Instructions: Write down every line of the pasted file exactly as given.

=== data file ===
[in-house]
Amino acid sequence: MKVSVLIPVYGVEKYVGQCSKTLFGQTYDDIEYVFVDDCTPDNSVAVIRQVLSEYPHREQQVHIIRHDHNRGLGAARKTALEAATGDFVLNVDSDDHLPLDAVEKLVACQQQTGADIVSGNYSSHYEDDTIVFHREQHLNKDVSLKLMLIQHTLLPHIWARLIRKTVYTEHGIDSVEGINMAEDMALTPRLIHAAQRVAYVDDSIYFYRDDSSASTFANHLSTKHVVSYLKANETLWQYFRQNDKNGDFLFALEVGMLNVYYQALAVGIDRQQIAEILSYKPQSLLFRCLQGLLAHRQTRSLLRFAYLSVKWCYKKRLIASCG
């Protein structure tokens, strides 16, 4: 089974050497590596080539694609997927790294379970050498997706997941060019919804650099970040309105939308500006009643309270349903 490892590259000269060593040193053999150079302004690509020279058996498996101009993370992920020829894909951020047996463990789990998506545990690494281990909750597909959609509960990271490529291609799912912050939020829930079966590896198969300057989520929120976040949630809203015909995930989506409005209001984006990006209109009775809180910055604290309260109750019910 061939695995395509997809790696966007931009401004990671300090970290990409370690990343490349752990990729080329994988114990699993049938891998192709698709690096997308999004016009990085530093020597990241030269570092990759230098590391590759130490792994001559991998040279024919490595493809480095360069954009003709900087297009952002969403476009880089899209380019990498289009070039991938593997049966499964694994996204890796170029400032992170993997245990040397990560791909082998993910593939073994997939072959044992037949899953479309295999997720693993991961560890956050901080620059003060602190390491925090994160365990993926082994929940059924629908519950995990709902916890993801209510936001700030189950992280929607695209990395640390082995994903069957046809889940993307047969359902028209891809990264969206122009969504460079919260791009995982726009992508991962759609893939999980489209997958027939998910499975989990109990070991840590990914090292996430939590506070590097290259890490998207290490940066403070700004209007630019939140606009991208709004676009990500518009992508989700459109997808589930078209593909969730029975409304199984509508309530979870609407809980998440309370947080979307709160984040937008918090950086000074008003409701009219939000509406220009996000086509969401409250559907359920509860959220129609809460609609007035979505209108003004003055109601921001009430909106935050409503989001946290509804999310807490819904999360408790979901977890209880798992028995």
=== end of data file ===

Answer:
[in-house]
Amino acid sequence: MKVSVLIPVYGVEKYVGQCSKTLFGQTYDDIEYVFVDDCTPDNSVAVIRQVLSEYPHREQQVHIIRHDHNRGLGAARKTALEAATGDFVLNVDSDDHLPLDAVEKLVACQQQTGADIVSGNYSSHYEDDTIVFHREQHLNKDVSLKLMLIQHTLLPHIWARLIRKTVYTEHGIDSVEGINMAEDMALTPRLIHAAQRVAYVDDSIYFYRDDSSASTFANHLSTKHVVSYLKANETLWQYFRQNDKNGDFLFALEVGMLNVYYQALAVGIDRQQIAEILSYKPQSLLFRCLQGLLAHRQTRSLLRFAYLSVKWCYKKRLIASCG
């Protein structure tokens, strides 16, 4: 089974050497590596080539694609997927790294379970050498997706997941060019919804650099970040309105939308500006009643309270349903 490892590259000269060593040193053999150079302004690509020279058996498996101009993370992920020829894909951020047996463990789990998506545990690494281990909750597909959609509960990271490529291609799912912050939020829930079966590896198969300057989520929120976040949630809203015909995930989506409005209001984006990006209109009775809180910055604290309260109750019910 061939695995395509997809790696966007931009401004990671300090970290990409370690990343490349752990990729080329994988114990699993049938891998192709698709690096997308999004016009990085530093020597990241030269570092990759230098590391590759130490792994001559991998040279024919490595493809480095360069954009003709900087297009952002969403476009880089899209380019990498289009070039991938593997049966499964694994996204890796170029400032992170993997245990040397990560791909082998993910593939073994997939072959044992037949899953479309295999997720693993991961560890956050901080620059003060602190390491925090994160365990993926082994929940059924629908519950995990709902916890993801209510936001700030189950992280929607695209990395640390082995994903069957046809889940993307047969359902028209891809990264969206122009969504460079919260791009995982726009992508991962759609893939999980489209997958027939998910499975989990109990070991840590990914090292996430939590506070590097290259890490998207290490940066403070700004209007630019939140606009991208709004676009990500518009992508989700459109997808589930078209593909969730029975409304199984509508309530979870609407809980998440309370947080979307709160984040937008918090950086000074008003409701009219939000509406220009996000086509969401409250559907359920509860959220129609809460609609007035979505209108003004003055109601921001009430909106935050409503989001946290509804999310807490819904999360408790979901977890209880798992028995």